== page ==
ft2

We propose but God Disposes

But it came to an end abruptly as I had heart bypass surgery in July 2005. I was once again transferred back to Bacolod. I don’t wish to dwell on the closure of the Bacolod house except to say it was/is a painful experience. I had anticipated that my final years would be spent in Iloilo contributing to the apostolate there and to the community as my health allowed. 2011 brought the message of God to Abraham into my life “Leave your country, your family and your father’s house for the land I will show you” I was asked to go to Davao. I didn’t want to leave my Ilonggo home, my friends and my familiar surroundings. As God called Abraham so we are called by the Lord to live in radical obedience to Him, whatever that might involve. So I am in Davao as a Presence. As Pedro Munoz writes “I have discovered that I easily search for interior settlements and comfortable lands trying to avoid the risky daily experience of trusting God. I have been revitalized interiorly and deeply challenged and motivated to live with a God who is always on the move and wants me to experience the fullness of life by migrating every day from me to Him and from me to my brothers and sisters” I can identify with the words of Dorothy Day “we have all known the long loneliness and we have learned that the only solution is love and that love comes with community” .

 

Regrets

My biggest regret is not expressing my thanks (and retaining their names) to the wonderful people who welcomed me into their homes in my missionary experiences and the many people who accompanied me beyond their own barrios. Zenaida Solis of Cawayan (Neg. Occ.) still remains in my memory from 1966 a teacher who accompanied me for 3 barrios (my Visayan was bad) and helped me in many ways. But so many others are forgotten.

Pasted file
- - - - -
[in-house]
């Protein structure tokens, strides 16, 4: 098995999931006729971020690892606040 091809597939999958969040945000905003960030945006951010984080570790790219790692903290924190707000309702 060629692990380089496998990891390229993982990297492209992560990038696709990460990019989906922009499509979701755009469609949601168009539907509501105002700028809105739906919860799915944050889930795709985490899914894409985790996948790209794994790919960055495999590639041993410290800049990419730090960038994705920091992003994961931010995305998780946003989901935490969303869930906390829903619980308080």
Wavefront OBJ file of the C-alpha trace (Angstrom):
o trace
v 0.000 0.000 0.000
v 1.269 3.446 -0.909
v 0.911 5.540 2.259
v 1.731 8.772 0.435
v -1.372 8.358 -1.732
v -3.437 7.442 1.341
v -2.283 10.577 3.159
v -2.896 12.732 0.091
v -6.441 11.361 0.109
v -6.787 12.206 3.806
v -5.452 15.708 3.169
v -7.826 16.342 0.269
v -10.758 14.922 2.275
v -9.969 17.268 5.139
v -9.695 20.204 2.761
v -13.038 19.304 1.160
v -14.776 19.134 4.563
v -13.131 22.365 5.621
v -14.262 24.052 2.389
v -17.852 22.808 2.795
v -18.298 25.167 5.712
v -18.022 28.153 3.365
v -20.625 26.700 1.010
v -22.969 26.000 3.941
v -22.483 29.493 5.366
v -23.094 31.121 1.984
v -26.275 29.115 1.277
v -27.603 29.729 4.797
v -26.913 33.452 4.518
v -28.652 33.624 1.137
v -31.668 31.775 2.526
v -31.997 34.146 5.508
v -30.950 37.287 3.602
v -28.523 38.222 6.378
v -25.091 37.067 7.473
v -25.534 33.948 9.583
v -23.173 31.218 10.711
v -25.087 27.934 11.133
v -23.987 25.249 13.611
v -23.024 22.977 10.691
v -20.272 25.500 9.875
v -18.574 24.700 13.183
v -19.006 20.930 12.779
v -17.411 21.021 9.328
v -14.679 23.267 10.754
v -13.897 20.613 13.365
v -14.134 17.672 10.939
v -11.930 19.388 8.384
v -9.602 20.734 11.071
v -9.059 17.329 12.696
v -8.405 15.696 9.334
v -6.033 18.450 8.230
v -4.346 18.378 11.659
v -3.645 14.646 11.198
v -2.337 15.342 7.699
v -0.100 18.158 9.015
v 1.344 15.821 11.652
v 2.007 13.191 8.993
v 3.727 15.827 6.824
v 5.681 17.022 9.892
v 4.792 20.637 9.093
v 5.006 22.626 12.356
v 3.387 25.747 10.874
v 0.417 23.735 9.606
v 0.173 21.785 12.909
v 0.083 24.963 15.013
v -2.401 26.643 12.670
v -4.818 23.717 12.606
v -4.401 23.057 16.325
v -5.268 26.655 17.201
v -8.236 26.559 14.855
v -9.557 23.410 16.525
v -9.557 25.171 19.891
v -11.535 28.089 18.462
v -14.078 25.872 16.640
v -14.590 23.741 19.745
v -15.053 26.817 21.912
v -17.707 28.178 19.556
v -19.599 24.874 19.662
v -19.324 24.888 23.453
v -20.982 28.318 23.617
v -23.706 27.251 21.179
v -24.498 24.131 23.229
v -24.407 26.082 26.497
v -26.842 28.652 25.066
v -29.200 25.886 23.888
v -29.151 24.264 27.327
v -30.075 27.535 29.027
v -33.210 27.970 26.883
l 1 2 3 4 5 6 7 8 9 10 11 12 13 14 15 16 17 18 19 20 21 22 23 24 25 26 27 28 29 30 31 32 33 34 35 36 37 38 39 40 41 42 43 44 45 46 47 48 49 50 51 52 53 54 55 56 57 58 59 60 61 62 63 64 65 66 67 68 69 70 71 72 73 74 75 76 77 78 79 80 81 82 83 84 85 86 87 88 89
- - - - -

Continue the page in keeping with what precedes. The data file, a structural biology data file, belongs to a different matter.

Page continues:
I am grateful for the many friends who entered my life and are still there today (even though separated by distance) but I am also aware of the many people who suffered because of my impulsive ways (in my younger years) or uncaring attitude. I remember the “lesson” I learned from Fr. Willie Daly. I had announced that baptisms would take place between 8.30 – 10.30am. Everything went well and I was charming even if there were some who arrived at 10.20. However at 11.40 the catechist called me and said there was one more. I berated the mother “Did she not know the schedule, etc.?” I did give the sacrament but with “waay sabur”. When I returned to the house Fr. Willie called me aside “Frank an important lesson; you either do the baptism or refuse – that is your decision – but do everything with gentleness and with a smile. Filipinos are a sensitive people so be kind”. That was an important day for me. I didn’t always practice the “learning” of that day but I tried.

Finally I thank God for the calling and for sustaining me to this day. I thank my parents for giving me life and love. I am grateful for being born into a faith filled community. I thank my sister and relatives for always being there for me even if I have spent most of my life in the Philippines.

As Jan. 20, 2013 approaches I use the prayer/poem of John 0’Donohue

May the light of my soul mind me. May all my worry and anxiousness about becoming old be transfigured.  May I be given wisdom for the eye of my soul, to see this beautiful time of harvesting.  May I have great dignity, may I have a sense of how free I am and above all may I be given the wonderful gift of meeting the Eternal Light and May I be Blessed!

 

2 Responses to A Reflection on 50 Years of Priesthood: Jan 1963 – Jan 2013

  1. CLEM RUMLEY says:

    HI CAN YOU GET IN TOUCH PLEAE AND IN SUBJECT COLUMN QUOTE FR WILLIE DALY CSsR..

Leave a Reply

Your email address will not be published. Required fields are marked *